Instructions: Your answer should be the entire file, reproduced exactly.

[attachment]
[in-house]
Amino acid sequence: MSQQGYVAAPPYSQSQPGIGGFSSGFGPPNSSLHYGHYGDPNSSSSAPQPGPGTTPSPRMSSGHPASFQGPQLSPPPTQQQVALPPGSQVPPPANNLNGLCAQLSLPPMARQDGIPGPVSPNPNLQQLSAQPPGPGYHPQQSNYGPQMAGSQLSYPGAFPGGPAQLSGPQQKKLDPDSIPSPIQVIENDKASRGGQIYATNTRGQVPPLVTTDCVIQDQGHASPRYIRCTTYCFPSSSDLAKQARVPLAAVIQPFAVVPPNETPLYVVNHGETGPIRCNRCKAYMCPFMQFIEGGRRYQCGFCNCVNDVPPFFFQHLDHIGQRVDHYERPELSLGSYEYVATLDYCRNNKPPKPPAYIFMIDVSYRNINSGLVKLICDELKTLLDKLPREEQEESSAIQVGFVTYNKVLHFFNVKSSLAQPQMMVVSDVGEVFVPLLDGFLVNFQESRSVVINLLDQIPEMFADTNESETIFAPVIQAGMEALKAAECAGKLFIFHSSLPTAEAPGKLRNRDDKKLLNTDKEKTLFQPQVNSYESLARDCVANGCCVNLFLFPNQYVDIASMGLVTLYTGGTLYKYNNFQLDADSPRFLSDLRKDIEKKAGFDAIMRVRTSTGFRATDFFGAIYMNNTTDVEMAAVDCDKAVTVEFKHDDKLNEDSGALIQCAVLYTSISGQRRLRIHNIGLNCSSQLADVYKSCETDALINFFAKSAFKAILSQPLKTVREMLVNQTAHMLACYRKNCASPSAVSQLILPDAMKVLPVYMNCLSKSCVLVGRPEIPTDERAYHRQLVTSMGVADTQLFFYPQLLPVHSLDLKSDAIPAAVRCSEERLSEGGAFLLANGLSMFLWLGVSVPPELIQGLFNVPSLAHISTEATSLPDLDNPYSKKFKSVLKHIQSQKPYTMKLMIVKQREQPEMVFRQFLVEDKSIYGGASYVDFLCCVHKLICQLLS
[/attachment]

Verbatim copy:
[in-house]
Amino acid sequence: MSQQGYVAAPPYSQSQPGIGGFSSGFGPPNSSLHYGHYGDPNSSSSAPQPGPGTTPSPRMSSGHPASFQGPQLSPPPTQQQVALPPGSQVPPPANNLNGLCAQLSLPPMARQDGIPGPVSPNPNLQQLSAQPPGPGYHPQQSNYGPQMAGSQLSYPGAFPGGPAQLSGPQQKKLDPDSIPSPIQVIENDKASRGGQIYATNTRGQVPPLVTTDCVIQDQGHASPRYIRCTTYCFPSSSDLAKQARVPLAAVIQPFAVVPPNETPLYVVNHGETGPIRCNRCKAYMCPFMQFIEGGRRYQCGFCNCVNDVPPFFFQHLDHIGQRVDHYERPELSLGSYEYVATLDYCRNNKPPKPPAYIFMIDVSYRNINSGLVKLICDELKTLLDKLPREEQEESSAIQVGFVTYNKVLHFFNVKSSLAQPQMMVVSDVGEVFVPLLDGFLVNFQESRSVVINLLDQIPEMFADTNESETIFAPVIQAGMEALKAAECAGKLFIFHSSLPTAEAPGKLRNRDDKKLLNTDKEKTLFQPQVNSYESLARDCVANGCCVNLFLFPNQYVDIASMGLVTLYTGGTLYKYNNFQLDADSPRFLSDLRKDIEKKAGFDAIMRVRTSTGFRATDFFGAIYMNNTTDVEMAAVDCDKAVTVEFKHDDKLNEDSGALIQCAVLYTSISGQRRLRIHNIGLNCSSQLADVYKSCETDALINFFAKSAFKAILSQPLKTVREMLVNQTAHMLACYRKNCASPSAVSQLILPDAMKVLPVYMNCLSKSCVLVGRPEIPTDERAYHRQLVTSMGVADTQLFFYPQLLPVHSLDLKSDAIPAAVRCSEERLSEGGAFLLANGLSMFLWLGVSVPPELIQGLFNVPSLAHISTEATSLPDLDNPYSKKFKSVLKHIQSQKPYTMKLMIVKQREQPEMVFRQFLVEDKSIYGGASYVDFLCCVHKLICQLLS